Buoyed by grassroots support, the Democratic leaders in Congress turned the tables. They made it clear that they had two big preconditions for any long-term deal to fund the government. First, children’s health insurance would have to be extended for a substantial period of time. Second, Republicans would have to strike a deal to protect the 900,000 Dreamers who will be at risk of deportation unless Congress offers them a more certain future by the beginning of March.
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Monday’s deal is a full victory on the first count. The CHIP program has been extended for six years. Nine million children—a very large share of whom, by the way, are brown or black—will keep access to health care. The moral importance of this accomplishment should be evident to everybody.
The deal is, admittedly, only a partial victory on the second count. Mitch McConnell made a public and detailed promise on the floor of the United States Senate that he would undertake to broker a bipartisan agreement on Deferred Action for Childhood Arrivals. If our politics were minimally sane, we should be able to trust such an unequivocal statement by the Senate majority leader. But since congressional Republicans have, again and again, shown just how little store they set by conventional markers of morality (like, say, the Ninth Commandment), it is perfectly sensible to mistrust McConnell.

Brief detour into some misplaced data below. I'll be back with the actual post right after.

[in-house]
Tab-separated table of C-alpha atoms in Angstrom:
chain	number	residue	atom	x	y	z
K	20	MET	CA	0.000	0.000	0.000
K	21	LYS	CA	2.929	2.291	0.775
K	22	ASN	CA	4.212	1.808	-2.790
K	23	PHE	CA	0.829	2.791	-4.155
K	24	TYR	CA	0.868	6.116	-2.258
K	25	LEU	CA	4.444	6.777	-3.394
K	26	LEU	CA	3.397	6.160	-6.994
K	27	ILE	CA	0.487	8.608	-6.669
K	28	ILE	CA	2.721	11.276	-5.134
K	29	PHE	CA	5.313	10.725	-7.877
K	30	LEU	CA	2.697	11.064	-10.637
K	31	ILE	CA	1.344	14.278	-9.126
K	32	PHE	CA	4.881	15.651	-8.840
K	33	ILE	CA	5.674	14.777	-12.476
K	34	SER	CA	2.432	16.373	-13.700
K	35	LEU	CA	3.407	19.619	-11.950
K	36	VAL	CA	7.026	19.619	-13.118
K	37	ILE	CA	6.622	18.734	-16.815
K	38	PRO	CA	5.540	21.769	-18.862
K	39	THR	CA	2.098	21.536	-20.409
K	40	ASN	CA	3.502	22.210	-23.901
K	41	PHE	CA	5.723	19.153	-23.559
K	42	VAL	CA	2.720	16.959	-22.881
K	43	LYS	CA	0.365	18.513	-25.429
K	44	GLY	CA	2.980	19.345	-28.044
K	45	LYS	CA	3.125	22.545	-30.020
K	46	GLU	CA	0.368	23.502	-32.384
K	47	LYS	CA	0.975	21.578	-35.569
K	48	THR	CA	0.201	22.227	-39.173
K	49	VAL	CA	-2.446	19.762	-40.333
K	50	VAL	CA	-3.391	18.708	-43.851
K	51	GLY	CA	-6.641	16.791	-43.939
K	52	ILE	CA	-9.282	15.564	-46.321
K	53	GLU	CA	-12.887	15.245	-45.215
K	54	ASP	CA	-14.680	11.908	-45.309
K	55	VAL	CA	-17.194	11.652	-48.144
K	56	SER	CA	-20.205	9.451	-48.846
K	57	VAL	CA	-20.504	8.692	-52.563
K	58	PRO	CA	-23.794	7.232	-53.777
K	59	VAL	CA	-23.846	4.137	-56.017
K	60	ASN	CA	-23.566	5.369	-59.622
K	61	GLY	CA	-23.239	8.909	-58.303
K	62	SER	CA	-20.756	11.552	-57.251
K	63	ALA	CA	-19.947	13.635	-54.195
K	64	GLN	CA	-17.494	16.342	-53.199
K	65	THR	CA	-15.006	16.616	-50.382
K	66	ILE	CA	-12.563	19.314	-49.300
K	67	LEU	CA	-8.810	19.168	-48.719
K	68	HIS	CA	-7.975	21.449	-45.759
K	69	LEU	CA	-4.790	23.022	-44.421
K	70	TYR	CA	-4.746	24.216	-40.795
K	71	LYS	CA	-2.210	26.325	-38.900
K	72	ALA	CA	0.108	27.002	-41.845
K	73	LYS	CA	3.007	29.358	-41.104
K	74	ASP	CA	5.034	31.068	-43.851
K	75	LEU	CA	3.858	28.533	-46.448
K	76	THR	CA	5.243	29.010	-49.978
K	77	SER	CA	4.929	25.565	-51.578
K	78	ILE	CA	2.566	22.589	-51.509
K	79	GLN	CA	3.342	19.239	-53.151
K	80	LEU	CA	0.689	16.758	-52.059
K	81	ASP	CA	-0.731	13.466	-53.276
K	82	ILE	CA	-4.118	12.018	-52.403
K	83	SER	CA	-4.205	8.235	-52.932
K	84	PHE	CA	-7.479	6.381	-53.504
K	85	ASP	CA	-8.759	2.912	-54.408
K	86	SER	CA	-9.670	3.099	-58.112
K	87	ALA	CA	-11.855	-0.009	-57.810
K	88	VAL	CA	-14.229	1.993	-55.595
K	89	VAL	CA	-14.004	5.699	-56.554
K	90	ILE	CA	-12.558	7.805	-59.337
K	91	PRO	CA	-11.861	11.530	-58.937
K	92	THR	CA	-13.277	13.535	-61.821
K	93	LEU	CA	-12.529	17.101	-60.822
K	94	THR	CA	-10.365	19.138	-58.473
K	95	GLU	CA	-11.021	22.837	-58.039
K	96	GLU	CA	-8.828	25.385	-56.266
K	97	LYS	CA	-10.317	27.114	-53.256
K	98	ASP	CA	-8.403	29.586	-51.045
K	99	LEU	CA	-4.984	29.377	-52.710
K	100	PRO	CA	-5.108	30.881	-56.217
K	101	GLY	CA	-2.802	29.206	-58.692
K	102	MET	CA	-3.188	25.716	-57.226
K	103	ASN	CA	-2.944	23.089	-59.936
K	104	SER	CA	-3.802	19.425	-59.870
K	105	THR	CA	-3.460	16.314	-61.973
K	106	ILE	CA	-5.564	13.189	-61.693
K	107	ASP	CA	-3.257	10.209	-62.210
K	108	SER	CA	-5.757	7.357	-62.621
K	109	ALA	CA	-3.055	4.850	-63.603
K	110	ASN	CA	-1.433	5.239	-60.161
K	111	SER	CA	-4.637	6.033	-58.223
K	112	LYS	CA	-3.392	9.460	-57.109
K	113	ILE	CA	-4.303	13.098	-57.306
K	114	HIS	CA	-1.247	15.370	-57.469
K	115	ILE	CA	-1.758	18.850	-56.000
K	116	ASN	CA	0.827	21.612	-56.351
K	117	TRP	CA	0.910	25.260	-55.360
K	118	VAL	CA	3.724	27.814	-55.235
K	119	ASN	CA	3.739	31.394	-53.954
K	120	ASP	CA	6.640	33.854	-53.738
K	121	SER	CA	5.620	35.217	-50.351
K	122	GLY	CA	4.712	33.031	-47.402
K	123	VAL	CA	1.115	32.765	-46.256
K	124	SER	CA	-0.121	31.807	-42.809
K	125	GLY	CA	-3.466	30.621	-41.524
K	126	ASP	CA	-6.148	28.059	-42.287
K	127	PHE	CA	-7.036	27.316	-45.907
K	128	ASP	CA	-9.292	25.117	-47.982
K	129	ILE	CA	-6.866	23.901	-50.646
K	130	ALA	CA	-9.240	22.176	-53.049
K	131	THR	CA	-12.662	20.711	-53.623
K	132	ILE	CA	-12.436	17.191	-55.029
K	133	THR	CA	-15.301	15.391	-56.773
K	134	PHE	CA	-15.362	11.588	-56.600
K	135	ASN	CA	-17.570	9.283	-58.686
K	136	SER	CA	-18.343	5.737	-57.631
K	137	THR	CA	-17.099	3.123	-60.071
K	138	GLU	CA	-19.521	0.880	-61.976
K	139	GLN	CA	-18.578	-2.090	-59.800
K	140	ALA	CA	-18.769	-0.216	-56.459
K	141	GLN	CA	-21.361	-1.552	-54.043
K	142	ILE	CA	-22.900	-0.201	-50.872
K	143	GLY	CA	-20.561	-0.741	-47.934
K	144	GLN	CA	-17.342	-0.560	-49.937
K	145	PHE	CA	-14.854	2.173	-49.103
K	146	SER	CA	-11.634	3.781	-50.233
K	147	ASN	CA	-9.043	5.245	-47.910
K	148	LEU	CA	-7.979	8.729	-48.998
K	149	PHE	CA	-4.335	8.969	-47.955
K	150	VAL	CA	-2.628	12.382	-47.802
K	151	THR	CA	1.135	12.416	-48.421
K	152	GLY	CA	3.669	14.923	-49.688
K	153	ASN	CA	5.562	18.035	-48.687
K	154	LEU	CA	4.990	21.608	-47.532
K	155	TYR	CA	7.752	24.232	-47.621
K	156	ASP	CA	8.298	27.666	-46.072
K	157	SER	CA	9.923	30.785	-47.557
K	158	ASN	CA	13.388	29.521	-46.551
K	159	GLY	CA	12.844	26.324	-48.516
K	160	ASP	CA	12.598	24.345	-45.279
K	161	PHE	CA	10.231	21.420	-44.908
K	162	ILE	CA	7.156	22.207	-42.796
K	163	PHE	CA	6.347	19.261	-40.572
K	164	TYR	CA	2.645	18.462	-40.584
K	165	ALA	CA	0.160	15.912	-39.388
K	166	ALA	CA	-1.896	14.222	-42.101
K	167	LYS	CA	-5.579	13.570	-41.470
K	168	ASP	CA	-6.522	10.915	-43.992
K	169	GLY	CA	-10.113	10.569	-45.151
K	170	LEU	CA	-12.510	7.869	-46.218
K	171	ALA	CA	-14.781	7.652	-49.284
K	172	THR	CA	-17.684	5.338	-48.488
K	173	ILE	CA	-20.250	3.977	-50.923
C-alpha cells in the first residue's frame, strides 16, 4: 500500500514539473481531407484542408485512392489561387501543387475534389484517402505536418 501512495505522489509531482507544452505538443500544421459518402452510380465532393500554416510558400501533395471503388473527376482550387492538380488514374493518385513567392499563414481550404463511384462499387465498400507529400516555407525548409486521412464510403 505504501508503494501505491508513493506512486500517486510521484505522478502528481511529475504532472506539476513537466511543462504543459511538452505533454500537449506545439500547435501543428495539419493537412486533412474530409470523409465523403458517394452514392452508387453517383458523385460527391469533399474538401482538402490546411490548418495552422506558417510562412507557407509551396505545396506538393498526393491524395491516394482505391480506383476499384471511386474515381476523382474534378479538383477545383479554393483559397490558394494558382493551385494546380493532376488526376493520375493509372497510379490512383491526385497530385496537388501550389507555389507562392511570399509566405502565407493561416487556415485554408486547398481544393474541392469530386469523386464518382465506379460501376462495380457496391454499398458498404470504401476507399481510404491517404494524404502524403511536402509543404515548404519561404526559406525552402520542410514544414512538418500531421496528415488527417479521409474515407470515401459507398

But that just doesn’t mean that we have seen “the Senate Democratic leadership sell the Dreamers out,” as Goldberg argues in the Times. After all, Democrats have only voted to extend funding for the government for another three weeks. Once that time is up, the fate of the Dreamers will not rest in McConnell’s hands any more now than it did a few days ago. For if the Senate majority leader goes back on his word, Democrats will enjoy exactly the same leverage they held until Monday: By withholding their votes, they will be able to shut the government down. And since McConnell’s betrayal will be so blatant, they will find it much easier to put blame for any resulting shutdown squarely on Republican shoulders.